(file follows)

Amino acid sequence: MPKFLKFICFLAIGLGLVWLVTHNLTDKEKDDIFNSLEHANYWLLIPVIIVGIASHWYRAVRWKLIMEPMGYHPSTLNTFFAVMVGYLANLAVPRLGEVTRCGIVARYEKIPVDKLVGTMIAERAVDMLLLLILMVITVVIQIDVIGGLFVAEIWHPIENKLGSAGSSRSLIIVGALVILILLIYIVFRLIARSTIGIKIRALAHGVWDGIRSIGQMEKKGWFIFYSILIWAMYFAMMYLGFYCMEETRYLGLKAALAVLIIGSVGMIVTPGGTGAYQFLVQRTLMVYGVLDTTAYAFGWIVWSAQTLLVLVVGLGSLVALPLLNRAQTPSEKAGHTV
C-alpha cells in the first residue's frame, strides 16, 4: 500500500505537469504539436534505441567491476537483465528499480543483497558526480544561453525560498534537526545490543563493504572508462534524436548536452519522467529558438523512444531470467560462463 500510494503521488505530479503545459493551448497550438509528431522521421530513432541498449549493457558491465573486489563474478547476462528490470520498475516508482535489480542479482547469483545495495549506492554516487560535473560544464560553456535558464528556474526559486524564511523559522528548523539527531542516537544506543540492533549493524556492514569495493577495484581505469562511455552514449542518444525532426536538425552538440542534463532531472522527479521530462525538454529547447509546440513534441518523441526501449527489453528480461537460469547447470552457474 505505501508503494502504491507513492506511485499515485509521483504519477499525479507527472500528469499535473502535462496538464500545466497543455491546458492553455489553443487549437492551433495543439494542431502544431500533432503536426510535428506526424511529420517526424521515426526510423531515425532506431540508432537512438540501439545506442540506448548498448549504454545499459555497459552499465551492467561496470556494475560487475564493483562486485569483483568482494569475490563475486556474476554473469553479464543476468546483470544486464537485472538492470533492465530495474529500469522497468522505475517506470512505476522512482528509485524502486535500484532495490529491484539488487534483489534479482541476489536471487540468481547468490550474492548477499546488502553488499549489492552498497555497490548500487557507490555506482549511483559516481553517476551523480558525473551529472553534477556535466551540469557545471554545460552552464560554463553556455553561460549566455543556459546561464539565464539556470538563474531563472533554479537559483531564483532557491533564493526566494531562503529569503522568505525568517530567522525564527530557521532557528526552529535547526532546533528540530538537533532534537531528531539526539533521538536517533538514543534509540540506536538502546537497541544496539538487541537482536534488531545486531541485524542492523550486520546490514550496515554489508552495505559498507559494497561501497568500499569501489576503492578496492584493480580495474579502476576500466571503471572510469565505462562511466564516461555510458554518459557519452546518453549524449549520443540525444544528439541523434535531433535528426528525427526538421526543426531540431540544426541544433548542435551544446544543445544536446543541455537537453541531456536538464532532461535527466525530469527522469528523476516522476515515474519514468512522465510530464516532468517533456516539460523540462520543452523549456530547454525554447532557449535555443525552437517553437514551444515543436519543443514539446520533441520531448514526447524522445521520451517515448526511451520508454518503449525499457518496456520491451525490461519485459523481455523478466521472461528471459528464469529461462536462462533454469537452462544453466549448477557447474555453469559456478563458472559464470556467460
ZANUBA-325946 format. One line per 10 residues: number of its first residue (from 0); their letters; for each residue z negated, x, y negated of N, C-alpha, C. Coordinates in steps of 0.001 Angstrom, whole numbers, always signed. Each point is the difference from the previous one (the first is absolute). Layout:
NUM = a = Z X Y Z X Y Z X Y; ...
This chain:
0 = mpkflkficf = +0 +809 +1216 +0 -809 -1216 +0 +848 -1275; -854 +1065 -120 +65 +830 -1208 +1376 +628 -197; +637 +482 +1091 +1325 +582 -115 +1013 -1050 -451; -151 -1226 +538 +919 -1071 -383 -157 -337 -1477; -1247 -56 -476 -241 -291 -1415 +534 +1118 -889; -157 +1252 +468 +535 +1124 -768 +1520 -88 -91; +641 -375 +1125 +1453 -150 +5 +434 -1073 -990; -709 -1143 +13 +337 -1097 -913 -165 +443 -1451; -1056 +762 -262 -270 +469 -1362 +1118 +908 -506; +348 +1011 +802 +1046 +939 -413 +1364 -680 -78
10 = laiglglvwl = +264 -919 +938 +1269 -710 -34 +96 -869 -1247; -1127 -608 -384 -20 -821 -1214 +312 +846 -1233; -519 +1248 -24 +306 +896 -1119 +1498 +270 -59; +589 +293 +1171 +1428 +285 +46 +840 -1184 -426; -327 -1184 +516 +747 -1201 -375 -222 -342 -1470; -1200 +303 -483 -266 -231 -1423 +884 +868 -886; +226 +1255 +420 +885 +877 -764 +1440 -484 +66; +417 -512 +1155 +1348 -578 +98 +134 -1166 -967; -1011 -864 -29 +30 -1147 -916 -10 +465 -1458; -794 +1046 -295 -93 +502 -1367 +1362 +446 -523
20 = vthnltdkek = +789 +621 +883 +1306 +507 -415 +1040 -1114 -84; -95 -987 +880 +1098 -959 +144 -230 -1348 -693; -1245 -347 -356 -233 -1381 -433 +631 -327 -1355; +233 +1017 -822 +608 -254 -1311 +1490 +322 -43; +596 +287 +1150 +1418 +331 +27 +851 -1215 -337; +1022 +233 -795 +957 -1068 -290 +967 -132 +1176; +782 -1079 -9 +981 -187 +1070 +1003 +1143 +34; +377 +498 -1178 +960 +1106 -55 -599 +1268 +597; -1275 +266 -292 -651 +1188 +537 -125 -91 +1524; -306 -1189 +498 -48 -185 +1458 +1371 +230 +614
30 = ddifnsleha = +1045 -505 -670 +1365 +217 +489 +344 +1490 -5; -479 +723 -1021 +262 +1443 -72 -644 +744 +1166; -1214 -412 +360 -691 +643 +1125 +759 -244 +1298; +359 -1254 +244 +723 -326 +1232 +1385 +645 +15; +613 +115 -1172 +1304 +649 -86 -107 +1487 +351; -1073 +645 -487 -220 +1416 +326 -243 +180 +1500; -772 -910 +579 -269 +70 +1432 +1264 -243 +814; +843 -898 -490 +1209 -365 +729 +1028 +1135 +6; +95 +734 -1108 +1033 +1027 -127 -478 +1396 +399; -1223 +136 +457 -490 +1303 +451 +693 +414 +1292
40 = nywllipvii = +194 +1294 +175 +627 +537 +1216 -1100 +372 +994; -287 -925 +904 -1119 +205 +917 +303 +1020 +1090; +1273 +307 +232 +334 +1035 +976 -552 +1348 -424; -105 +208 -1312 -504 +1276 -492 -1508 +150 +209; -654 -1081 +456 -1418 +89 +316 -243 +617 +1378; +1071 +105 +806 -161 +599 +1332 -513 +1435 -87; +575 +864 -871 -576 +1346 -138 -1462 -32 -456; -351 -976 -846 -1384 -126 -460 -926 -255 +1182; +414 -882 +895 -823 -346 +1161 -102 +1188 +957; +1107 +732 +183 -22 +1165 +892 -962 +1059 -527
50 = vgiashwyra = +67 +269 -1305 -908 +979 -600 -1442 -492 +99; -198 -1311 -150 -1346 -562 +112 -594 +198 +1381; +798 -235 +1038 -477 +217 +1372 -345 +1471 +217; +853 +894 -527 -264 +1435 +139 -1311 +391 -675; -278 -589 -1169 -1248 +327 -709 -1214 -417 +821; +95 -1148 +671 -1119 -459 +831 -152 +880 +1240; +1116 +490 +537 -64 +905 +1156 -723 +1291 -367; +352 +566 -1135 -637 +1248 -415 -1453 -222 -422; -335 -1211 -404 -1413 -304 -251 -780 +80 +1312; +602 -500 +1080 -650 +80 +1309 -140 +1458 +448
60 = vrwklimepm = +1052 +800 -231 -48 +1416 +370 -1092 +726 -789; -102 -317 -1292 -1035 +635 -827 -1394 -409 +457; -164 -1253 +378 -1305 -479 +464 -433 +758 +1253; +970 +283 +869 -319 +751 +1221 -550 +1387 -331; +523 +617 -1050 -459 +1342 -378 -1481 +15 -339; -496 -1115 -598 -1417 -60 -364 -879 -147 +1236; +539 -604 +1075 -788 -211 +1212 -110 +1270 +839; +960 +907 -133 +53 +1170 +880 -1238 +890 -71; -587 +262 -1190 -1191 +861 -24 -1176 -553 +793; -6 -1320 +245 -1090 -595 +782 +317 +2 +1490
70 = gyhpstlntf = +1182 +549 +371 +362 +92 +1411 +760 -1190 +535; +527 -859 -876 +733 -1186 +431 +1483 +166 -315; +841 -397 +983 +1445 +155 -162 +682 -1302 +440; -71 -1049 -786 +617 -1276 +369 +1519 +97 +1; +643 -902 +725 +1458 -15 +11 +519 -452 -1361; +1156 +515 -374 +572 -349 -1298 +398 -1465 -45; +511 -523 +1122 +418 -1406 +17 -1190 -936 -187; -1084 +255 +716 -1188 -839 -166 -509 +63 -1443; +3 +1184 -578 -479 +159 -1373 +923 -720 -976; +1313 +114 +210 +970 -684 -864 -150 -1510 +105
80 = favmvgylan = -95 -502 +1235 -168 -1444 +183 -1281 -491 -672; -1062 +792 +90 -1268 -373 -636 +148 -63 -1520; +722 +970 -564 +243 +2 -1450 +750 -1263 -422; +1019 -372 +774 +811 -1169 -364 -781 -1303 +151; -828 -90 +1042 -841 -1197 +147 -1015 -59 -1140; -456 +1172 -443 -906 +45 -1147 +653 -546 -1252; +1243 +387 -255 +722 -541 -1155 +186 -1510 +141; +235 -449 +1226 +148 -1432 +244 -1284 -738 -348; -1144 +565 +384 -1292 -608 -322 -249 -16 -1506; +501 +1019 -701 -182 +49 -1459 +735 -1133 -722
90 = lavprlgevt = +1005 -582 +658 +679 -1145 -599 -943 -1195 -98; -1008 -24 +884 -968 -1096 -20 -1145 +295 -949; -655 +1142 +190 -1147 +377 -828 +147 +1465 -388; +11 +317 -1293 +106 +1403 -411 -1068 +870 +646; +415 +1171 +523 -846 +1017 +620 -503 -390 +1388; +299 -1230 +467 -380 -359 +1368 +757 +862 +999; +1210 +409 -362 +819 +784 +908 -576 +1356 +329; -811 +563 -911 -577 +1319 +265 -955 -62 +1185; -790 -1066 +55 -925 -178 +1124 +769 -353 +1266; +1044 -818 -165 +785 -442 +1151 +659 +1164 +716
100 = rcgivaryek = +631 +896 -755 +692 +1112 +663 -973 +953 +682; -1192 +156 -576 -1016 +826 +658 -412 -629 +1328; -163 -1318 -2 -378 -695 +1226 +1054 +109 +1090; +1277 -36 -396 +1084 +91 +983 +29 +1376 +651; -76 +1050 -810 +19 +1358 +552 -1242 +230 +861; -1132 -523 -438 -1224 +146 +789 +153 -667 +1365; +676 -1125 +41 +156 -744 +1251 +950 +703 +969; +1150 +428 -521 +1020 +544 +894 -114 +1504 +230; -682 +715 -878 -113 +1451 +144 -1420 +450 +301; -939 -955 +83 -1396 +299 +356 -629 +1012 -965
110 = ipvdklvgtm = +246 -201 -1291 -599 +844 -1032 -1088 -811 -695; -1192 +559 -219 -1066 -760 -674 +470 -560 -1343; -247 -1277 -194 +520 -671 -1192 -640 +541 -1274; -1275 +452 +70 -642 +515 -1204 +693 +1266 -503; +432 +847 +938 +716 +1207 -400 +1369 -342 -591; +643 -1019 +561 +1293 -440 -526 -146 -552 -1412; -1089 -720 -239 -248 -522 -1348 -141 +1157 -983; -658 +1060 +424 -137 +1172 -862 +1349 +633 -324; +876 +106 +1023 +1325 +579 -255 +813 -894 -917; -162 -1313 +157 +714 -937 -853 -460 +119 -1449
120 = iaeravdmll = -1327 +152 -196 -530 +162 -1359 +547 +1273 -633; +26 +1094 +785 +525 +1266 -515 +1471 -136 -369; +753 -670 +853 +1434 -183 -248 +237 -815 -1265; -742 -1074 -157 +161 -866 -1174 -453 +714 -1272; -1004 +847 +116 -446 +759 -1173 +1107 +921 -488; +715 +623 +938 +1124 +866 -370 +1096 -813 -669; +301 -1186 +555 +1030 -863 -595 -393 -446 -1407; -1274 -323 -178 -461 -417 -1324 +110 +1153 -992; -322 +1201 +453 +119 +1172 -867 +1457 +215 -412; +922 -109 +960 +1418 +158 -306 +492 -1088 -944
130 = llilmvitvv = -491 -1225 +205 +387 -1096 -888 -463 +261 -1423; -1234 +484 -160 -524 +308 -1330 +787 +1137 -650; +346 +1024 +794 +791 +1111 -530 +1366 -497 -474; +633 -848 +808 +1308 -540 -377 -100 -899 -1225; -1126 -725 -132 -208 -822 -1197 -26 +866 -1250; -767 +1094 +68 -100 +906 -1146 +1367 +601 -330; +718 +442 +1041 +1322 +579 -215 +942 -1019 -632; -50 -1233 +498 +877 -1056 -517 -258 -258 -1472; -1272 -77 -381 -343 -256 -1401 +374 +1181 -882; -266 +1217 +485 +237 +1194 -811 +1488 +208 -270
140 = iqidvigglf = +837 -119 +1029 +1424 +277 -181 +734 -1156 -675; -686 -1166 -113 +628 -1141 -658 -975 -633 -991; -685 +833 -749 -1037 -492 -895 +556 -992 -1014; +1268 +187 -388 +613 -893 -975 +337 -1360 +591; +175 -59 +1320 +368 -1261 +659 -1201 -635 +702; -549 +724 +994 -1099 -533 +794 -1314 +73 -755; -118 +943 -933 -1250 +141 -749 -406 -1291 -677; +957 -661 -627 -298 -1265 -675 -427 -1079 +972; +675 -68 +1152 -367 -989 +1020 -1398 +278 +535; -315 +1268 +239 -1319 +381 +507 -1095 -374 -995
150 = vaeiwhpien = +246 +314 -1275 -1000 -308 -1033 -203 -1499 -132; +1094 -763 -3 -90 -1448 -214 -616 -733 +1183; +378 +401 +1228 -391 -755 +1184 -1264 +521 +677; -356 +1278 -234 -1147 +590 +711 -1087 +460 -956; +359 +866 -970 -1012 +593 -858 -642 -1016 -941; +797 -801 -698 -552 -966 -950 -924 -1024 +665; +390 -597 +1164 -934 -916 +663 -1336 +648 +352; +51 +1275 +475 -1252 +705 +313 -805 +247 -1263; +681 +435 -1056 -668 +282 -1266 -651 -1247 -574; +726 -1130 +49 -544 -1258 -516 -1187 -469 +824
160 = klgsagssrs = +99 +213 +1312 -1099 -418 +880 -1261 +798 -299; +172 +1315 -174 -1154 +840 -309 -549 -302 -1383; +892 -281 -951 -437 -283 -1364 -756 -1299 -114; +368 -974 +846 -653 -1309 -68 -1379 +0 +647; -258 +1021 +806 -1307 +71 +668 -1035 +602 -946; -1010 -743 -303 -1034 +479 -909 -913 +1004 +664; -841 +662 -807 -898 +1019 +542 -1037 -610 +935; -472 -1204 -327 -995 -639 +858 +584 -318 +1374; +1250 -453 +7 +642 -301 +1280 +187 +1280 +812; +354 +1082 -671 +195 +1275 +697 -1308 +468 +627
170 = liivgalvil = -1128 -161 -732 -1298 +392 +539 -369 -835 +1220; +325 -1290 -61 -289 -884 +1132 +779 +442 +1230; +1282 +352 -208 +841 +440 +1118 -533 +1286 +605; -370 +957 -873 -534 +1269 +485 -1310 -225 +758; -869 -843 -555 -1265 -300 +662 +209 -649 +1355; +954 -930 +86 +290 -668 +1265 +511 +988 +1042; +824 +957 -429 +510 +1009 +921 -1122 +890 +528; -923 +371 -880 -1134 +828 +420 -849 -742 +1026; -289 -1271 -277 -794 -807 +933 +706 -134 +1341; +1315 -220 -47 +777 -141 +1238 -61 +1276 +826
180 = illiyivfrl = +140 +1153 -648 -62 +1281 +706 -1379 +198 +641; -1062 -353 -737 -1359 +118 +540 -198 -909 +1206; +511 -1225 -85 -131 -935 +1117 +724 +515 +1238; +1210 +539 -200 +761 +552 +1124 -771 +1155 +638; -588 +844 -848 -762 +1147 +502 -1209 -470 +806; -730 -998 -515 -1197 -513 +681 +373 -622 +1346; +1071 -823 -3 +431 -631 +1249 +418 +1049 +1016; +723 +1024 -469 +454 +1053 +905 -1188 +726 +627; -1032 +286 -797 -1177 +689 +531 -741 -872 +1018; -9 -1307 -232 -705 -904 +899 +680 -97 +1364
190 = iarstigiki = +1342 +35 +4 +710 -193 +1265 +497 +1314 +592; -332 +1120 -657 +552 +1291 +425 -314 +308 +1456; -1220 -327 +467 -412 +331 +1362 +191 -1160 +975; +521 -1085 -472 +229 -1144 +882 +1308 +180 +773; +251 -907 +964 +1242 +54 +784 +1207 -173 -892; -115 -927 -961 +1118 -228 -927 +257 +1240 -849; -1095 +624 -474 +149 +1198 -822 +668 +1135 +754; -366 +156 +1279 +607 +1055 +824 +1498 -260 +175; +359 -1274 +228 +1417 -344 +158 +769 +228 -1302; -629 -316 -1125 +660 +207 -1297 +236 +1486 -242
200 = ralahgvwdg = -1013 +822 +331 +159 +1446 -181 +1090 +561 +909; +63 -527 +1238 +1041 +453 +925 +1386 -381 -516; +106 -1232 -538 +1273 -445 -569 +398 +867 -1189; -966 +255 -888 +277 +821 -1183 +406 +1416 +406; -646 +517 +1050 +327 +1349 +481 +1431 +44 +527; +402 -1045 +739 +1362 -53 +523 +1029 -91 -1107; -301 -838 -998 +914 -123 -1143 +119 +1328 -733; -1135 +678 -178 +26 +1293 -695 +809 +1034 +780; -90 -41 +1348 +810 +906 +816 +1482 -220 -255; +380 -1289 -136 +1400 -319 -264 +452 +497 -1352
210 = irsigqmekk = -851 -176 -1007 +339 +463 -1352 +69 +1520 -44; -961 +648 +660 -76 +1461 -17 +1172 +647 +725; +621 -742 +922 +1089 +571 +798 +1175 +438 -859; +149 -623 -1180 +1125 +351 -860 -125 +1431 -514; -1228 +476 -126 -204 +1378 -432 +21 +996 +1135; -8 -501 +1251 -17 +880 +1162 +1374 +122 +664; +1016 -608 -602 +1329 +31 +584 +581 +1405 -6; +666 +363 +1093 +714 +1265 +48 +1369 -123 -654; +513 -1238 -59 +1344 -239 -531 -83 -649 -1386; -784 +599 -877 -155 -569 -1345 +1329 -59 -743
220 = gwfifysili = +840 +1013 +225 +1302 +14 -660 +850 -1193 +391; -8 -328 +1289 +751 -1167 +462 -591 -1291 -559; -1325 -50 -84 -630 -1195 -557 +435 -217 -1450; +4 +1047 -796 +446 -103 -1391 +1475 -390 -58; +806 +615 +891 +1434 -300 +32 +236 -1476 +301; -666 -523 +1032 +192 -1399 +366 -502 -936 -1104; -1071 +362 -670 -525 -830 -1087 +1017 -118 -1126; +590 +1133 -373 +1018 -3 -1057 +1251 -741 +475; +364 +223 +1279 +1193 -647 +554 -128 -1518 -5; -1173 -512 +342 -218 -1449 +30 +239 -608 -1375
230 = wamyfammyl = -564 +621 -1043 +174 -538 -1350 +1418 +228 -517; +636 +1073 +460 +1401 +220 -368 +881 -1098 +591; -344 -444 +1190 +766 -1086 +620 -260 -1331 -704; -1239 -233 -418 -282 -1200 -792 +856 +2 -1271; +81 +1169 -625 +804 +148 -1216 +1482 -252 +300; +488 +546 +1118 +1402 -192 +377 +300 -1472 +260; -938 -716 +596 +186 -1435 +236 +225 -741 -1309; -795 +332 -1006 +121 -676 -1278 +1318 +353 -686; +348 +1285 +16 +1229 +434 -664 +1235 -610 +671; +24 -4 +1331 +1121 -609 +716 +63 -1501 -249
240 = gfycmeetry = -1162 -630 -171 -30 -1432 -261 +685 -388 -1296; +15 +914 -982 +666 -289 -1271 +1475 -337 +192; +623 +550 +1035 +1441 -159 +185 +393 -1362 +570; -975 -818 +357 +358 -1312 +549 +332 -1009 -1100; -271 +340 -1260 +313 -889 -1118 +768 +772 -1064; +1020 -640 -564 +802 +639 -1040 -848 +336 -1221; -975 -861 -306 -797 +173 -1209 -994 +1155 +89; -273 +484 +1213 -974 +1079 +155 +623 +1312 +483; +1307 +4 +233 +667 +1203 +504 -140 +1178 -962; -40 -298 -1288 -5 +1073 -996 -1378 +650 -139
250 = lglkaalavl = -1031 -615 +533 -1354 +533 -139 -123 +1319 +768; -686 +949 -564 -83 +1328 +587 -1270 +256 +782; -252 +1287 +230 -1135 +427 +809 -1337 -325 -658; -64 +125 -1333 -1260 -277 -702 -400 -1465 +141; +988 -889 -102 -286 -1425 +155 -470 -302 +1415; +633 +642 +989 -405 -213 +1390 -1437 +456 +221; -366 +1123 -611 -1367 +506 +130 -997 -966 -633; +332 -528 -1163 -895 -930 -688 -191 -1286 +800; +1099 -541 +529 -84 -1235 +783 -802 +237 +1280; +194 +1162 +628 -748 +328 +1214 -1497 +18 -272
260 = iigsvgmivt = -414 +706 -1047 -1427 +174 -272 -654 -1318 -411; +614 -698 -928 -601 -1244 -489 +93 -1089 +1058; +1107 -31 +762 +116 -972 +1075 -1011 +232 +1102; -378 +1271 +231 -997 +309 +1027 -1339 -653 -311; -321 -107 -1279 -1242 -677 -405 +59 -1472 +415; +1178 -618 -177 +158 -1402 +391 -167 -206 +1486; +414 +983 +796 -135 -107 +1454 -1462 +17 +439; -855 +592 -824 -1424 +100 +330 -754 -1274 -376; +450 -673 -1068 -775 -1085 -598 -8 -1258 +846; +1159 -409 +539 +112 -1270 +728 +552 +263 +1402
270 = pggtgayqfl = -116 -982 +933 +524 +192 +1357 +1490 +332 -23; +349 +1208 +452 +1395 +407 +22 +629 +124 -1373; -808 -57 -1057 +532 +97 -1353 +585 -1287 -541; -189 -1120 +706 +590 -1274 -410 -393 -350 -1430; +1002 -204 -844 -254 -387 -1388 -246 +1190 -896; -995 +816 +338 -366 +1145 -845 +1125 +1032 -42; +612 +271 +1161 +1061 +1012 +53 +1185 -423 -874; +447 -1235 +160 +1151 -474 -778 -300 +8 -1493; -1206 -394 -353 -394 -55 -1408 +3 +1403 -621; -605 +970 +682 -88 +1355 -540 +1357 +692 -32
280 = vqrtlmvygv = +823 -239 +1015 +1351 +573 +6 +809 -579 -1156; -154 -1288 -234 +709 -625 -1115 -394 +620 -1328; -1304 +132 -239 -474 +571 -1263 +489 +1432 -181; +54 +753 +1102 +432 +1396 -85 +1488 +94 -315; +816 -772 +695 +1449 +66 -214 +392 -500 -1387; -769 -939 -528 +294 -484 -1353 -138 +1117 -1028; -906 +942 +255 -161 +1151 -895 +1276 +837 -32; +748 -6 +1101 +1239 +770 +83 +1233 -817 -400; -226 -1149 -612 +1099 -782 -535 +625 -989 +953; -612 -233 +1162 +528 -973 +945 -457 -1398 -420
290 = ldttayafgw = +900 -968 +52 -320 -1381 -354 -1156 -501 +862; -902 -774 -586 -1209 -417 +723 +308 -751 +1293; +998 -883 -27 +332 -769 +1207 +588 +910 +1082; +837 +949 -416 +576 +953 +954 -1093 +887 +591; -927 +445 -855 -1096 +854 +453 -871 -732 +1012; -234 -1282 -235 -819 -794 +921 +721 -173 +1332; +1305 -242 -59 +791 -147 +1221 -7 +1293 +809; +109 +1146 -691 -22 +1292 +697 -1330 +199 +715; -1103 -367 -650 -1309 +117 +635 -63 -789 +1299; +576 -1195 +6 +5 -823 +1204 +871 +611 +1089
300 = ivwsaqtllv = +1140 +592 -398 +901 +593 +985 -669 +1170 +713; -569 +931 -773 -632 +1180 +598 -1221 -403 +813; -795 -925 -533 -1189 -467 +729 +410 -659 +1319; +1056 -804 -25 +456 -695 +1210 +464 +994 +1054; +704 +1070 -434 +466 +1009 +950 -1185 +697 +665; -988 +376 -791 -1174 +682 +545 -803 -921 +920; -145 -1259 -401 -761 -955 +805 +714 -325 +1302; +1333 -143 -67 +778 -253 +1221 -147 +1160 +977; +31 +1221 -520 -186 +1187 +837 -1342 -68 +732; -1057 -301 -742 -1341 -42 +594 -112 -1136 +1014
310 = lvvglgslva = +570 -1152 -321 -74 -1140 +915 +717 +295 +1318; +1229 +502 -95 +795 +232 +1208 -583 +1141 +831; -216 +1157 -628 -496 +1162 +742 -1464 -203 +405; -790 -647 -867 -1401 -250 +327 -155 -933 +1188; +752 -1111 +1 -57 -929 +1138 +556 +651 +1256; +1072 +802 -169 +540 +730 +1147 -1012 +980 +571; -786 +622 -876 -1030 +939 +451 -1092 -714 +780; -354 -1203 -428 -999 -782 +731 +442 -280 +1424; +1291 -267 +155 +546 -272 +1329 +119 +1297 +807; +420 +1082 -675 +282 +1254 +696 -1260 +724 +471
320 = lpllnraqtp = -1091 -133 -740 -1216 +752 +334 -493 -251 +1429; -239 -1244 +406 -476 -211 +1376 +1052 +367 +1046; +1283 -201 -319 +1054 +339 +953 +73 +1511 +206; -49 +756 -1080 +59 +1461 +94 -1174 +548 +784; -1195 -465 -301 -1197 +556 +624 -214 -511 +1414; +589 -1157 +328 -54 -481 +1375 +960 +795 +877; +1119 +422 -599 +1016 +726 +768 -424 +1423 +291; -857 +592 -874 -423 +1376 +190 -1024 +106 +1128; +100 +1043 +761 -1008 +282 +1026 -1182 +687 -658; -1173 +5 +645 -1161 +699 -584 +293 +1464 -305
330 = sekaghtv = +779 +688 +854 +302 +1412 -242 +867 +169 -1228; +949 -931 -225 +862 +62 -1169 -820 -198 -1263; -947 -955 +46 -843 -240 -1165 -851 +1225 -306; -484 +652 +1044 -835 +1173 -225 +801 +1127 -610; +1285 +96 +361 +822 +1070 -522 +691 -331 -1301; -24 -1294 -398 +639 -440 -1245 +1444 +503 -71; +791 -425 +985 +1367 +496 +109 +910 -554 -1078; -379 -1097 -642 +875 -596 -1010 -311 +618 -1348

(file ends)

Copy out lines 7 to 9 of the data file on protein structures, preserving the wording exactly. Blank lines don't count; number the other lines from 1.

10 = laiglglvwl = +264 -919 +938 +1269 -710 -34 +96 -869 -1247; -1127 -608 -384 -20 -821 -1214 +312 +846 -1233; -519 +1248 -24 +306 +896 -1119 +1498 +270 -59; +589 +293 +1171 +1428 +285 +46 +840 -1184 -426; -327 -1184 +516 +747 -1201 -375 -222 -342 -1470; -1200 +303 -483 -266 -231 -1423 +884 +868 -886; +226 +1255 +420 +885 +877 -764 +1440 -484 +66; +417 -512 +1155 +1348 -578 +98 +134 -1166 -967; -1011 -864 -29 +30 -1147 -916 -10 +465 -1458; -794 +1046 -295 -93 +502 -1367 +1362 +446 -523
20 = vthnltdkek = +789 +621 +883 +1306 +507 -415 +1040 -1114 -84; -95 -987 +880 +1098 -959 +144 -230 -1348 -693; -1245 -347 -356 -233 -1381 -433 +631 -327 -1355; +233 +1017 -822 +608 -254 -1311 +1490 +322 -43; +596 +287 +1150 +1418 +331 +27 +851 -1215 -337; +1022 +233 -795 +957 -1068 -290 +967 -132 +1176; +782 -1079 -9 +981 -187 +1070 +1003 +1143 +34; +377 +498 -1178 +960 +1106 -55 -599 +1268 +597; -1275 +266 -292 -651 +1188 +537 -125 -91 +1524; -306 -1189 +498 -48 -185 +1458 +1371 +230 +614
30 = ddifnsleha = +1045 -505 -670 +1365 +217 +489 +344 +1490 -5; -479 +723 -1021 +262 +1443 -72 -644 +744 +1166; -1214 -412 +360 -691 +643 +1125 +759 -244 +1298; +359 -1254 +244 +723 -326 +1232 +1385 +645 +15; +613 +115 -1172 +1304 +649 -86 -107 +1487 +351; -1073 +645 -487 -220 +1416 +326 -243 +180 +1500; -772 -910 +579 -269 +70 +1432 +1264 -243 +814; +843 -898 -490 +1209 -365 +729 +1028 +1135 +6; +95 +734 -1108 +1033 +1027 -127 -478 +1396 +399; -1223 +136 +457 -490 +1303 +451 +693 +414 +1292